The netstat command is available from within the Command Prompt in most versions of Windows including Windows 10, Windows 8, Windows 7, Windows Vista, Windows XP, Windows Server operating systems, and some older versions of Windows too.
Netstat allows you to display statistics about your Ethernet interface. If any errors are indicated in the display, you might have problems with your network connection that are slowing the network down. If the error packets approach 1% of the total number of packets, something is probably wrong with your NIC or physical interface.
- In the command prompt or DOS prompt.
- Type in netstat to list all current network connections, not just inbound but outbound as well.
- You should see a list of connections listed. Useful again for finding live attacks.
- Type in netstat -? to see options with this command. You should see -a, -e and others.
- Now type in netstat -a
- Type in netstat -e. These statistics include the number of bytes and packets received and sent through the Ethernet interface.
- Type in netstat -f. This show statistics for all active connections.
- To see statistics for all protocols, type netstat -s and press Enter.
- To limit the display to just IP statistics, type netstat -ps IP and press Enter.
- To see your active network statistics updated every 5 seconds, type netstat -e -t 5 and press
Enter. Press Ctrl+C to stop the program.
- Type netstat -o. This shows active TCP connections, but it also displays the corresponding process identifier [-o] for each connection so you can determine which program on your computer initiated each one.
- Pay attention to the PID column. In somes cases, the PIDs are all the same, meaning that the same program on your computer opened these connections. However, to determine what program is represented by the PID of say 2948 on your computer, all you have to do is open Task Manager, click on the Processes tab, and note the Image Name listed next to the PID your are looking for in the PID column. Go ahead and try this....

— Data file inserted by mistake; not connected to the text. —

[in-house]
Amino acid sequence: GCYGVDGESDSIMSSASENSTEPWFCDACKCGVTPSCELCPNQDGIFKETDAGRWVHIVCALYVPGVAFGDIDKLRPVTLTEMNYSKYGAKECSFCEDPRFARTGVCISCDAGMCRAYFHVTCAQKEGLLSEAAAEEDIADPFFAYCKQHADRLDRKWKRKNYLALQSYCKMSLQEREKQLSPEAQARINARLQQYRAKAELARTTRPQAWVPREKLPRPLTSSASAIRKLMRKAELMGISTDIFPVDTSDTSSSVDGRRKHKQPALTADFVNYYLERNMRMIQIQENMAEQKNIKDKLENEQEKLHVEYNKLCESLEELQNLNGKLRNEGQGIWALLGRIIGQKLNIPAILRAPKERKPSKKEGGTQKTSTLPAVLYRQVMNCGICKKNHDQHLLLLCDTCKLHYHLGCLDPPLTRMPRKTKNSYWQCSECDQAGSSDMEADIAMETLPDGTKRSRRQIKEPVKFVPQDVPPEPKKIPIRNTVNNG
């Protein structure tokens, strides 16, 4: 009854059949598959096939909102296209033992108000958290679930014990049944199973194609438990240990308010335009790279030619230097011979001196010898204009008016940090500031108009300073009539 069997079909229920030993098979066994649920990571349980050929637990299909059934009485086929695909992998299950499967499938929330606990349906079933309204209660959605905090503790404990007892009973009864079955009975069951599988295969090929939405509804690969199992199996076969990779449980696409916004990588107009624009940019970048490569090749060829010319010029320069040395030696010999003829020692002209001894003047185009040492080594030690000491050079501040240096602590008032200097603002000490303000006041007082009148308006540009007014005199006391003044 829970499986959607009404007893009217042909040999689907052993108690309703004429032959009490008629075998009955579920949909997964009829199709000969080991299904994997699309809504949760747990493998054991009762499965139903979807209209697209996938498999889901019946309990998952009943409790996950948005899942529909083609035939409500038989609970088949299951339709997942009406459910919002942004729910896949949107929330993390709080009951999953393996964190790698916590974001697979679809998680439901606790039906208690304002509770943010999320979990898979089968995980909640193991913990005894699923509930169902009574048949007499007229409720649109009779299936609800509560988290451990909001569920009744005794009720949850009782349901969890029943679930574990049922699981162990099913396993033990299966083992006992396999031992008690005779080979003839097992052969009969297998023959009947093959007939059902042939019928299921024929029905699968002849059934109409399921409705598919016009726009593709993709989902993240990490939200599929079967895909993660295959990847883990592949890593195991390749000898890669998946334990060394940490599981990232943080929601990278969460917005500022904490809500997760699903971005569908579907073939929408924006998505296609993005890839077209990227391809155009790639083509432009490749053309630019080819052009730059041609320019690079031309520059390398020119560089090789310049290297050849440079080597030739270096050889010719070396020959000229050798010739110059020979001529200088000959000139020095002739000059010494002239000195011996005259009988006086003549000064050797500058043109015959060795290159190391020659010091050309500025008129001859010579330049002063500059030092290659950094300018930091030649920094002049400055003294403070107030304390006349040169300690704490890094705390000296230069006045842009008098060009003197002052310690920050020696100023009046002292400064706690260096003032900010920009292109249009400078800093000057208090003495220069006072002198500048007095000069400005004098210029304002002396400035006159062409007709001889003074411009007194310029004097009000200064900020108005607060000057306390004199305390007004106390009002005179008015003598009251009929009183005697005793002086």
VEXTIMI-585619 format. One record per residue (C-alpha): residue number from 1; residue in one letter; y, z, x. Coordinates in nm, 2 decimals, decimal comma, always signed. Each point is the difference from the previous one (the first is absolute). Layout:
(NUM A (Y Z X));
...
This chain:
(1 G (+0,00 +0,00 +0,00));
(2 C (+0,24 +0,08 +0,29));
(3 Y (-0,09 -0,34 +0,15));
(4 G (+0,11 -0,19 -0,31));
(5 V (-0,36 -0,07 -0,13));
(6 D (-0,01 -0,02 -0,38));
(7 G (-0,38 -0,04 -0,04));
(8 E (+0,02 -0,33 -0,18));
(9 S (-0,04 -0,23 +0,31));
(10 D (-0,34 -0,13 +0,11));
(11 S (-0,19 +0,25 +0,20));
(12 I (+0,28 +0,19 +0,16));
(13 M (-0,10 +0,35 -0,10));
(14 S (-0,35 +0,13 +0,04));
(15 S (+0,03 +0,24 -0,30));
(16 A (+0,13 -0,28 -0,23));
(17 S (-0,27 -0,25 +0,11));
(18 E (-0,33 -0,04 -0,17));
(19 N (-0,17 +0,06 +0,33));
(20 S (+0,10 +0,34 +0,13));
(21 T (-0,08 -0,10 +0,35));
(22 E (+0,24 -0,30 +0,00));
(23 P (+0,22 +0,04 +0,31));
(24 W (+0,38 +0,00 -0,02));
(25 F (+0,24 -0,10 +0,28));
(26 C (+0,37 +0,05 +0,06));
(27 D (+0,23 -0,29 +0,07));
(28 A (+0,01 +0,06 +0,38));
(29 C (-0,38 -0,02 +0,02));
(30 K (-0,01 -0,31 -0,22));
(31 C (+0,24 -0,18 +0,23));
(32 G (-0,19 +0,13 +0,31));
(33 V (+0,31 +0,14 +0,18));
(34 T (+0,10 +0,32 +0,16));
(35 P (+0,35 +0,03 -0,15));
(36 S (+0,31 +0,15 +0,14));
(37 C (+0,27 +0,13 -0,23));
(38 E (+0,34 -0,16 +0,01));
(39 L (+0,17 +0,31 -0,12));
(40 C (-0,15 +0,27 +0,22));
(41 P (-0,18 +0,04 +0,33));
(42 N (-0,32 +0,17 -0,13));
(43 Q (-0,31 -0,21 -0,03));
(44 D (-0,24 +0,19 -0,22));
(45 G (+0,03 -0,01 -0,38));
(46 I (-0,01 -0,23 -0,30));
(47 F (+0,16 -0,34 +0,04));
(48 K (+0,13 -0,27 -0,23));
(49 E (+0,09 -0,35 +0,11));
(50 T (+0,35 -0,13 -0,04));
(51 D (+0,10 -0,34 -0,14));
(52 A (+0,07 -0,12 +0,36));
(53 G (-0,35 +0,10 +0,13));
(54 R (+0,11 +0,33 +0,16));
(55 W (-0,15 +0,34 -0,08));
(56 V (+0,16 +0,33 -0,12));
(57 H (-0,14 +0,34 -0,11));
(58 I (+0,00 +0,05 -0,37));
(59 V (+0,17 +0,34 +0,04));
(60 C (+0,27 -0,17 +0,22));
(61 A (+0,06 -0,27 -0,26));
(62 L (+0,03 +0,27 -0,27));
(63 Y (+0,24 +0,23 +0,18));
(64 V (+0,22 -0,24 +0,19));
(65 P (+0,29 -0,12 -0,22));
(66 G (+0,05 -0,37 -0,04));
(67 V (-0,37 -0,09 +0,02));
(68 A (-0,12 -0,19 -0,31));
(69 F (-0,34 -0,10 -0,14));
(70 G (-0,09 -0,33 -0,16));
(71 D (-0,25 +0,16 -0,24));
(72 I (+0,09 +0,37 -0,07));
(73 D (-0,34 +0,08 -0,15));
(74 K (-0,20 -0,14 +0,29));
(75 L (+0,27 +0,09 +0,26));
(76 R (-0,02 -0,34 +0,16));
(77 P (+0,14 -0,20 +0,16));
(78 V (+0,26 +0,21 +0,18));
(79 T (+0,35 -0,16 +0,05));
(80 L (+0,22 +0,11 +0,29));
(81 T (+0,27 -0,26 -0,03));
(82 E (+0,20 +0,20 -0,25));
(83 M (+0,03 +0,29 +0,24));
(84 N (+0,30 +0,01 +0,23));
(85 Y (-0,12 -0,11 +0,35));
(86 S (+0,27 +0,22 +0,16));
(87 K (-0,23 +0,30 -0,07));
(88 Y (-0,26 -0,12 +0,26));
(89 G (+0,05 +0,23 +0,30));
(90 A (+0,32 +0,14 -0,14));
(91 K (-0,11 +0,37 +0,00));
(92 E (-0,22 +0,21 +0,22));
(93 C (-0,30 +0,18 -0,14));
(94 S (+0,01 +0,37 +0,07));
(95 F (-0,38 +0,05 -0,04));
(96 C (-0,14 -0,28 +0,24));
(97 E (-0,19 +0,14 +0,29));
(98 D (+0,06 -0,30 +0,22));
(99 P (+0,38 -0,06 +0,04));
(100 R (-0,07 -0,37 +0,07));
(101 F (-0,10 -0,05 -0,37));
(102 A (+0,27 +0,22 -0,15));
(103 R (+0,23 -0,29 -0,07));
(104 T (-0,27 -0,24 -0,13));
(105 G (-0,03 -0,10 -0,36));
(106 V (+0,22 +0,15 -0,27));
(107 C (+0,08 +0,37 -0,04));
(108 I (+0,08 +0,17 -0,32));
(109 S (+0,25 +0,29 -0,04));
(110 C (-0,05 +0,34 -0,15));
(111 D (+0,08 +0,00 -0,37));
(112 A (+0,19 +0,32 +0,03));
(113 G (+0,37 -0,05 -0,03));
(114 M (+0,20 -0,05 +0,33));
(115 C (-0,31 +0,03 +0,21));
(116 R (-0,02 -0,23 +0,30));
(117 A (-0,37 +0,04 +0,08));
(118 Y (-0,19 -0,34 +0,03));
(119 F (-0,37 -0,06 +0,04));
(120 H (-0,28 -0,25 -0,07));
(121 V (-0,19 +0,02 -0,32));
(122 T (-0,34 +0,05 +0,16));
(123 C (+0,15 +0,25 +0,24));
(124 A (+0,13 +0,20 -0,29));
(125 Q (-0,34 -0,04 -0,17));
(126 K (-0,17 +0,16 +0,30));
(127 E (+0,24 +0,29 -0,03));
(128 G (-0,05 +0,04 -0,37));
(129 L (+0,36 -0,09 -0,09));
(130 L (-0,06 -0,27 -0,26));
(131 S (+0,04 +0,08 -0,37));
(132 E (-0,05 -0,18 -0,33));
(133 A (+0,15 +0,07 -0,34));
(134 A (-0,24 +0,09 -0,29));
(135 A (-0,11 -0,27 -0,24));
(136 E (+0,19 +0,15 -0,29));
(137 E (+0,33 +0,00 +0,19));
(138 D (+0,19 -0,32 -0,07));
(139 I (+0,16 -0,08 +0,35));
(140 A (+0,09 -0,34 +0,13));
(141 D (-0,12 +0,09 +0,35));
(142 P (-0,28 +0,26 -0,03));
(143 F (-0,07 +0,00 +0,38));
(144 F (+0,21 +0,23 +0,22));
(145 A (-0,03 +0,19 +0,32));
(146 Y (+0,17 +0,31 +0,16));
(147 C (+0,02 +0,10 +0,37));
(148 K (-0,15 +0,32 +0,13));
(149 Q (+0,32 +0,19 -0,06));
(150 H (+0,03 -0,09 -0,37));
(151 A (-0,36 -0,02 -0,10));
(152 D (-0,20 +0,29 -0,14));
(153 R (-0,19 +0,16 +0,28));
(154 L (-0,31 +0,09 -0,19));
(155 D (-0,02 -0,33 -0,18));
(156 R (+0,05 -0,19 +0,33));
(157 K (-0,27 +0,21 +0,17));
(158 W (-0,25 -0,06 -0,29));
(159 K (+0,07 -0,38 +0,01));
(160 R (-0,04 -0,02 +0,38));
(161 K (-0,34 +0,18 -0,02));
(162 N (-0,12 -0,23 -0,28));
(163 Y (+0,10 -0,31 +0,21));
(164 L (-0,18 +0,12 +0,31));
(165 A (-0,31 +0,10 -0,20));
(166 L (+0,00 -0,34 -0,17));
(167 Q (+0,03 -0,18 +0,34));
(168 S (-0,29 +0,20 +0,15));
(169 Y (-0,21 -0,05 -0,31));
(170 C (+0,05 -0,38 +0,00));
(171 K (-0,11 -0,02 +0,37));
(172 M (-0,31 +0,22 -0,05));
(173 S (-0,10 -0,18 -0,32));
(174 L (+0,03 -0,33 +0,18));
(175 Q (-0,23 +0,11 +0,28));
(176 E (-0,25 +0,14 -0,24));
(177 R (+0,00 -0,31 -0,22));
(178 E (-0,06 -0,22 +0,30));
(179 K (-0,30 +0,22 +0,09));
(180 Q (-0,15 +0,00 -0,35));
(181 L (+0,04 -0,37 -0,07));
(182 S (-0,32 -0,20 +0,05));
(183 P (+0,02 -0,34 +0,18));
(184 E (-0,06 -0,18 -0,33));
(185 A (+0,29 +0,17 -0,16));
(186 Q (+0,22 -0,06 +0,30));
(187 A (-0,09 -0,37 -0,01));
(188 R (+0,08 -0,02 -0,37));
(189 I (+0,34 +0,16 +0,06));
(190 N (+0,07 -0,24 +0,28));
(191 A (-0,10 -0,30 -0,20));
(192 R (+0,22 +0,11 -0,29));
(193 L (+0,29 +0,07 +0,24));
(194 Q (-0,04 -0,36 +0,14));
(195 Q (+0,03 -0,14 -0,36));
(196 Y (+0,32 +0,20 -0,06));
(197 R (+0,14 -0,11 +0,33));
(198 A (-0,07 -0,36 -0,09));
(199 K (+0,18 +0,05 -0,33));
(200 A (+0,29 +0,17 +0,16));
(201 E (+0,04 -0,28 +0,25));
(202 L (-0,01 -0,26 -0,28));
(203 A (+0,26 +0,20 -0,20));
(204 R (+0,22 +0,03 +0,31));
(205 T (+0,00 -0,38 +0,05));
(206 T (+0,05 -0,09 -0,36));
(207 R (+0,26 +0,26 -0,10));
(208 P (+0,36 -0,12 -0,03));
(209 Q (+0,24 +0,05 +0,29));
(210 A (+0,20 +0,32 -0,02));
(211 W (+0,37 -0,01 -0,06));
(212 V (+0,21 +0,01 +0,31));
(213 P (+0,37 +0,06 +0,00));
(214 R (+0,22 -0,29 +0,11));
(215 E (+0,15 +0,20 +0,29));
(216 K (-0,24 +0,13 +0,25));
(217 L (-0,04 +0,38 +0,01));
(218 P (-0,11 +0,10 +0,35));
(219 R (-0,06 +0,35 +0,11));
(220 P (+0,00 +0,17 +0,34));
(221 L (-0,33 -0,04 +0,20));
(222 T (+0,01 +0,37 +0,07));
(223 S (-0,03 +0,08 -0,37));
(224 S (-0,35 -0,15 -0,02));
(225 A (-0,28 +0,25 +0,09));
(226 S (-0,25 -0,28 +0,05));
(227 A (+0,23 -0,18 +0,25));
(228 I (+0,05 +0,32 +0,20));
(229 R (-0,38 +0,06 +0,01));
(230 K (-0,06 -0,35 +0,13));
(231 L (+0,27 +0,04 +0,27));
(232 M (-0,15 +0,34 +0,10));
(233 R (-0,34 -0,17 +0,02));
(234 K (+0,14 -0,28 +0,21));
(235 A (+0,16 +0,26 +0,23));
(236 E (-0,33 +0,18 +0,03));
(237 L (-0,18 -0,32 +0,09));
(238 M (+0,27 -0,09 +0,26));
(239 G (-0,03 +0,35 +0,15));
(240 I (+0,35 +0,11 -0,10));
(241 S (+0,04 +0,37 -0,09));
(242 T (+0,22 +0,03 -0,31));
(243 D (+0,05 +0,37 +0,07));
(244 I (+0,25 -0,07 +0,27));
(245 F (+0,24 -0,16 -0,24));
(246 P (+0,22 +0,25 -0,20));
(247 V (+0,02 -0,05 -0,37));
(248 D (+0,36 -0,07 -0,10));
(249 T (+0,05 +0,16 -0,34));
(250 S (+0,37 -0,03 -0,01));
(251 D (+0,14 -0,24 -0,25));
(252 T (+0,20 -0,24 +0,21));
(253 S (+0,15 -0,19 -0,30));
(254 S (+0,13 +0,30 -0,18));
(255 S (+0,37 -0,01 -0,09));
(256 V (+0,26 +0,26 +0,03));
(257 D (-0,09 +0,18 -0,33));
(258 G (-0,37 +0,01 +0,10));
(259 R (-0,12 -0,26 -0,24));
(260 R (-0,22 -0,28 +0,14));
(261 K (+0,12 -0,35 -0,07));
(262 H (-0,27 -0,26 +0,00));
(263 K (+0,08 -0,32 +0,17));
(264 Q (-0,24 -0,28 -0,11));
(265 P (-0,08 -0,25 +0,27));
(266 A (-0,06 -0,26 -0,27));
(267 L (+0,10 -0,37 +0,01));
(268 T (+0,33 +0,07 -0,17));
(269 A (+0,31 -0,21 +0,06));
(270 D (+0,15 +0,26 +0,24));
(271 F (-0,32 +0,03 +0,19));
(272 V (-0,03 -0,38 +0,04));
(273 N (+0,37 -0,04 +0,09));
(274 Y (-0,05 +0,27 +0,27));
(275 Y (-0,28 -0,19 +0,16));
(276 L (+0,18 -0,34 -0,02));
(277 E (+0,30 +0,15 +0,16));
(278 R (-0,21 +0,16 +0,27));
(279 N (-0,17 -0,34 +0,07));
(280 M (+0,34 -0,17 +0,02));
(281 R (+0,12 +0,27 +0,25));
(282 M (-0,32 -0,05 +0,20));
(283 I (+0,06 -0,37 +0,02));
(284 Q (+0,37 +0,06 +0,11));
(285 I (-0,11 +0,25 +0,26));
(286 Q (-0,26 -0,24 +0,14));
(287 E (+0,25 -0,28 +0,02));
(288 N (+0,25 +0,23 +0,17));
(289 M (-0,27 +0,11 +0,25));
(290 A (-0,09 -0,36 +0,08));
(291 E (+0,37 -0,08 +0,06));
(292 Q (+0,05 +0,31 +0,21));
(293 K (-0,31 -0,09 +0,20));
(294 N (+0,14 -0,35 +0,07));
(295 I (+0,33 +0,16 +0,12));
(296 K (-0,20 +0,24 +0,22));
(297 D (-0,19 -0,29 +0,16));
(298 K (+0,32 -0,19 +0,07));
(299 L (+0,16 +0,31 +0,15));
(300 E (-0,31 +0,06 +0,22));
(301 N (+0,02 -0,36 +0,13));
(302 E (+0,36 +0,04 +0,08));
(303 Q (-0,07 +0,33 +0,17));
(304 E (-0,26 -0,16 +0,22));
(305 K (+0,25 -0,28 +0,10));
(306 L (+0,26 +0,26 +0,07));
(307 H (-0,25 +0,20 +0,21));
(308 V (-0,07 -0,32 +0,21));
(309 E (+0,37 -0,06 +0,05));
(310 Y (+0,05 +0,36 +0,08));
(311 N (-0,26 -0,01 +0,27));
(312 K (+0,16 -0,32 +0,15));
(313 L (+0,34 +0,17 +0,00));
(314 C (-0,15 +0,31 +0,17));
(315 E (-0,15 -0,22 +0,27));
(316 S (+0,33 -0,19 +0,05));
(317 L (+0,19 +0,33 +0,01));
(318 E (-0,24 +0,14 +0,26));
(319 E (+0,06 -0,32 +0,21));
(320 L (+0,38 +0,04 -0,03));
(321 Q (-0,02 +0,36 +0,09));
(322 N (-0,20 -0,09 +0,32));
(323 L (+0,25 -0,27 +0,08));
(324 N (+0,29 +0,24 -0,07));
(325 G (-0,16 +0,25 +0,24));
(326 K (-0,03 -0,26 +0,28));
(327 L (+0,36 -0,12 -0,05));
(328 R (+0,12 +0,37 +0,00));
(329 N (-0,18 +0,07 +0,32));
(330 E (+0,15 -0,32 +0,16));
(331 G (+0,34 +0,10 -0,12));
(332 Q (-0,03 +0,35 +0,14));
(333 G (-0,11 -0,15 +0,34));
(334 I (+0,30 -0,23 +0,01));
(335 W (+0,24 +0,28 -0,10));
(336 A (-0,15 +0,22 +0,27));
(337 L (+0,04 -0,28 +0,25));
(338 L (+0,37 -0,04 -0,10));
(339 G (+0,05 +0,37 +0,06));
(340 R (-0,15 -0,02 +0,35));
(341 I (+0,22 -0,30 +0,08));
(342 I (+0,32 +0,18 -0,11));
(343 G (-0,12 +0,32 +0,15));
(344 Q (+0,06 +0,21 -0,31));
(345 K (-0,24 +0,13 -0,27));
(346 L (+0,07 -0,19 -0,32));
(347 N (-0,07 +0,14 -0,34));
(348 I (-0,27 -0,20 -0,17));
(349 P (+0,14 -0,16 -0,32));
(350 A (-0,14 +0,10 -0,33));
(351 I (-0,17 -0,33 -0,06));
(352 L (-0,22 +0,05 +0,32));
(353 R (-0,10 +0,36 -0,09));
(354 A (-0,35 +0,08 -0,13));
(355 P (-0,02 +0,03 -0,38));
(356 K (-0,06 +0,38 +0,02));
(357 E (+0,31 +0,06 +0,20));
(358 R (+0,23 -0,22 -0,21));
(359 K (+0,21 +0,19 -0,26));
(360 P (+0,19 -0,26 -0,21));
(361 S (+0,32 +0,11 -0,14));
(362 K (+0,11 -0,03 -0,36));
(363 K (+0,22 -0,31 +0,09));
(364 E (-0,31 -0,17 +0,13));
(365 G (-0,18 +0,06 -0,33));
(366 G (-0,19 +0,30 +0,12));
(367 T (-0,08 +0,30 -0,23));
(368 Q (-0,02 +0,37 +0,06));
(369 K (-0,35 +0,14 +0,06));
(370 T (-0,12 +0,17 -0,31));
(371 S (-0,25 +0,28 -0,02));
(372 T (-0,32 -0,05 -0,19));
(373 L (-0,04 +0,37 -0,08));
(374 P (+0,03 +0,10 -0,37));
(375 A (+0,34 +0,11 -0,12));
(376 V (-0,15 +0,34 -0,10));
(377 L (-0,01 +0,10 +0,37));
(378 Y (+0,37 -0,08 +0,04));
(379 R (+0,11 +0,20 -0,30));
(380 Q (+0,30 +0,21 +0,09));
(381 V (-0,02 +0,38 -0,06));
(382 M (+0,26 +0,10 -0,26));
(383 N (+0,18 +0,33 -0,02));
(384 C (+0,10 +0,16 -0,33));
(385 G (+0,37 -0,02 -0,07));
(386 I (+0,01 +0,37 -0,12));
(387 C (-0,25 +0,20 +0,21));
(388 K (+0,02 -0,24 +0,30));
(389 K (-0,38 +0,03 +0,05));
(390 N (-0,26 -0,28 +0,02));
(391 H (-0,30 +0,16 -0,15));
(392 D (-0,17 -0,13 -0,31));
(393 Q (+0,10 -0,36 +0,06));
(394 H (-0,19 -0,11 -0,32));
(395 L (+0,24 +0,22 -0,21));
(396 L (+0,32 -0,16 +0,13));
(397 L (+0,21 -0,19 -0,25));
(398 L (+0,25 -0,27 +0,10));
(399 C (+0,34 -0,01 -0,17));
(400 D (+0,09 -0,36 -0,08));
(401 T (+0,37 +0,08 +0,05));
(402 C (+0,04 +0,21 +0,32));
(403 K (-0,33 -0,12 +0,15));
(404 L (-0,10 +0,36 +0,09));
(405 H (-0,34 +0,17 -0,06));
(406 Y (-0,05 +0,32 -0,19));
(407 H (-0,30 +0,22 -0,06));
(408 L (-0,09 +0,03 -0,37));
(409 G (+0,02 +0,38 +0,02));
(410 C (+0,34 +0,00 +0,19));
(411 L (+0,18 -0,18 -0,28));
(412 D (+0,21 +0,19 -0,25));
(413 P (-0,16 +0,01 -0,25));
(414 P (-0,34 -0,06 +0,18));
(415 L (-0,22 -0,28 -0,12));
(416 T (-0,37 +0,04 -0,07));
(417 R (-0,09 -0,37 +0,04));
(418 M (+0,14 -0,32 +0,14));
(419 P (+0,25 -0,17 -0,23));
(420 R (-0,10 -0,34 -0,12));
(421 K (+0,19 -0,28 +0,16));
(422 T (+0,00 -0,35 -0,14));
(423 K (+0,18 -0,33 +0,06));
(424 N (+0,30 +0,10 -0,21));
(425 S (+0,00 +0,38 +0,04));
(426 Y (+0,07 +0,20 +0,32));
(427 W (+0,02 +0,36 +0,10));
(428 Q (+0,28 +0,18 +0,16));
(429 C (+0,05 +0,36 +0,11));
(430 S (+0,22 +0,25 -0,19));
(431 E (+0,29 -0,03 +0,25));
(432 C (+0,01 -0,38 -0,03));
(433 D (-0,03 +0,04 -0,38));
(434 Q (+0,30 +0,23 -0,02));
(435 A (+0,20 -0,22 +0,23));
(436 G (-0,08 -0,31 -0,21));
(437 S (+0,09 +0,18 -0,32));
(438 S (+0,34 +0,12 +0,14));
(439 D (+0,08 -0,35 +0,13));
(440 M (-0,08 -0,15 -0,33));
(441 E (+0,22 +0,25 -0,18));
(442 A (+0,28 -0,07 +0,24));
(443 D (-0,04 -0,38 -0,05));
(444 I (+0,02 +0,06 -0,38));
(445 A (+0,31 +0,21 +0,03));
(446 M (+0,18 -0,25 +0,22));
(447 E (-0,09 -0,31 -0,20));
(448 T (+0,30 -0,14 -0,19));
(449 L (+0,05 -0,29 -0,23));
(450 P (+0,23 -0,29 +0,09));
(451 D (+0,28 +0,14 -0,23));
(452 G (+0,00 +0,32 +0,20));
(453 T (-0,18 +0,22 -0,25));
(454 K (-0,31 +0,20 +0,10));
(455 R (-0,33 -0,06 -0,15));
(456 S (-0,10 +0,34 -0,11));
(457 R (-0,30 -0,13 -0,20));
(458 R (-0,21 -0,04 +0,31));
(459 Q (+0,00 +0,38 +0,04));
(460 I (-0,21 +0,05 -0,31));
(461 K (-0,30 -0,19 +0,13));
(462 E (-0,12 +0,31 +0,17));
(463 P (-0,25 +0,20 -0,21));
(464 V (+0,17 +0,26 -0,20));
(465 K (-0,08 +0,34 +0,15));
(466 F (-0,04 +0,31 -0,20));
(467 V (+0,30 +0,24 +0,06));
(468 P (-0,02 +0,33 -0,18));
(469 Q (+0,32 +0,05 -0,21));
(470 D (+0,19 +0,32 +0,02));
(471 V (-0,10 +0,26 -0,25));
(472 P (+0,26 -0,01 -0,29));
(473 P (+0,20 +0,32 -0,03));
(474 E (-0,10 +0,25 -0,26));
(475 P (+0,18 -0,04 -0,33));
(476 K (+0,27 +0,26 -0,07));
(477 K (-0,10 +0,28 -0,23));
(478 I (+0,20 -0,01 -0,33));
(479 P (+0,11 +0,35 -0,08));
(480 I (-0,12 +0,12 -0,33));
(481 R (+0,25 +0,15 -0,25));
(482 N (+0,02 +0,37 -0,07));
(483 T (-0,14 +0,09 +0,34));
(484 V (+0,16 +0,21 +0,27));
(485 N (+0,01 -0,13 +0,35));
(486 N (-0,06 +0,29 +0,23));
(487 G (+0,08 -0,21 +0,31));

Also, please be aware that using the netstat command with the -o option can be very helpful when tracking down which program is using too big a share of your bandwidth. It can also help locate the destination where some kind of malware, or even an otherwise legitimate piece of software, might be sending information without your permission.
Note: While this and the previous example were both run on the same computer, and within just a minute of each other, you can see that the list of active TCP connections is considerably different. This is because your computer is constantly connecting to, and disconnecting from, various other devices on your network and over the Internet.
- To display ICMP information, type netstat -ps ICMP and press Enter. A variety of
ICMP message types are displayed along with how many of each type of message were received and sent. Most, if not all, will be Echo and Echo Reply messages.
- Ask a fellow student for their IP address. Then use that e.g. Type ping 184.108.40.206 and press Enter. This command should generate ICMP Destination
- To see whether the number of Destination Unreachable messages has increased, type netstat -ps ICMP and press Enter. The ICMP TTL-Expired messages used in Tracert are called Time Exceeded messages in Netstat.
- Type tracert www.ulster.ac.uk and press Enter.
- To see whether the number of Time Exceeded messages has increased, type netstat -ps ICMP and press Enter.
- To display your computerís routing table, type netstat -r and press Enter. Every computer has a routing table it uses to decide which interface to send packets to. The first entry lists the network destination as 0.0.0.0, which is the entry for your default gateway.
- Finally, type netstat -s -p tcp -f. Here we wish to see protocol specific statistics [-s] but not all of them, just TCP stats [-p tcp]. We also want the foreign addresses displayed in FQDN format [-f]. Please scroll up in the command windows to see TCP stats displayed before the list of active connections was created.